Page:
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Old 07-21-2014, 04:58 PM
 
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I don't know how to describe my 14-year-old daughter's mood other than "sour." When she's with her friends or their families, she's bubbly and sweet, but when she's home with just her family, she locks herself in her bedroom. When she does come out to speak, she's negative and combative and rarely makes eye contact. I should stress that she's a good student, isn't into drinking or drugs, and hangs around a nice set of friends. I realize that this is a problem she will likely outgrow in time. My question has more to do with how to keep her negativity from dragging me down. I am naturally a positive person but by the end of the day, she leaves me feeling drained of energy, angry, or just so, so sad that I feel like bawling. Any tips or insights from those who have been in the trenches?
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Old 07-21-2014, 05:59 PM
 
Location: Brentwood, Tennessee
39,152 posts, read 37,766,222 times
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Lean on your husband. Joke about it together, not in her presence, of course.

Do things that make you happy, and keep reminding yourself that she needs you and does love you even if she doesn't show it.

Above all, try very hard NOT to get emotional if you do have conflict with her. When she's rude, correct her calmly, then move on.

It's so hard, but it does pass.
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Old 07-22-2014, 11:06 AM
 
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Prayer.
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Old 07-22-2014, 12:00 PM
 
5,413 posts, read 4,824,249 times
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Quote:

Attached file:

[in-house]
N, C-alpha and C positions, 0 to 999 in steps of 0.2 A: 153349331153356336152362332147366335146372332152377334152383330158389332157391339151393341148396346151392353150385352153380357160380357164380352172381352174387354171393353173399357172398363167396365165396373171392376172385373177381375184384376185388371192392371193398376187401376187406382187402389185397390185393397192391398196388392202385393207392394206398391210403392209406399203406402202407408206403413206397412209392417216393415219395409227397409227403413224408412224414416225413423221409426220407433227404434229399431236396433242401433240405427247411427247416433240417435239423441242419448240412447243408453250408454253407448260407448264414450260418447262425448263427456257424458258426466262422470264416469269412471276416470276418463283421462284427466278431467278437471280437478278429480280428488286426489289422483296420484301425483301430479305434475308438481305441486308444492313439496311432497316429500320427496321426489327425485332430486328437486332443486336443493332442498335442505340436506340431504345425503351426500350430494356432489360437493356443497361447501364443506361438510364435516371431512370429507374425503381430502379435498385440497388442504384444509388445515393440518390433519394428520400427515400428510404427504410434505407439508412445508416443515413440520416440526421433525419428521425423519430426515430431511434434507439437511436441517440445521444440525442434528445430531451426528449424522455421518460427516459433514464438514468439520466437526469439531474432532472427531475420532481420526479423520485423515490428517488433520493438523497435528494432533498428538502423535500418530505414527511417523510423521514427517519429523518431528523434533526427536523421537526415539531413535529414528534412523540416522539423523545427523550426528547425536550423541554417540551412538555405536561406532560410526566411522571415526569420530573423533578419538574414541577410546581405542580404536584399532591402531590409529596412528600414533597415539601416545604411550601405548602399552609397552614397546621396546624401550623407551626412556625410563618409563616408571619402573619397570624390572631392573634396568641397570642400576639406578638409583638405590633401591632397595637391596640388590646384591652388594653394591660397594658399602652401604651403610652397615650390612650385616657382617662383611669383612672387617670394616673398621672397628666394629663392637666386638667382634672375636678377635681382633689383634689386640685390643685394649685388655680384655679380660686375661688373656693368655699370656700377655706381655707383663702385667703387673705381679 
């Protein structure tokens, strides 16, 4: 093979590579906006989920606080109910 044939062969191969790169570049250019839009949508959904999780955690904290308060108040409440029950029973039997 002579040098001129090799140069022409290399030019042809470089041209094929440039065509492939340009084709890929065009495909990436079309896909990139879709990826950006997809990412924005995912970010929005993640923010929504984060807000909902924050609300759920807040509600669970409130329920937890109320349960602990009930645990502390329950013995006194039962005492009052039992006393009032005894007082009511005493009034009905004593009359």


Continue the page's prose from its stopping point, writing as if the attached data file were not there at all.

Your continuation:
Originally Posted by leenie17 View Post
I don't know how to describe my 14-year-old daughter's mood other than "sour." When she's with her friends or their families, she's bubbly and sweet, but when she's home with just her family, she locks herself in her bedroom. When she does come out to speak, she's negative and combative and rarely makes eye contact. I should stress that she's a good student, isn't into drinking or drugs, and hangs around a nice set of friends. I realize that this is a problem she will likely outgrow in time. My question has more to do with how to keep her negativity from dragging me down. I am naturally a positive person but by the end of the day, she leaves me feeling drained of energy, angry, or just so, so sad that I feel like bawling. Any tips or insights from those who have been in the trenches?
Honestly? You need to get a grip on your own emotions first and not take this personally. You're the adult.....buck up and deal.

You should be happy that she's comfortable enough to let her guard down in the house while still being pleasant to the outside world. This age is stressful for teens, hormones, changes in friendships, getting older but still not old enough to make most of their own choices....it's not always easy for them.

She's not acting this way to personally attack you....she's trying to find her own place, and honestly, that place can't also be that she's responsible for your emotions as well as her own.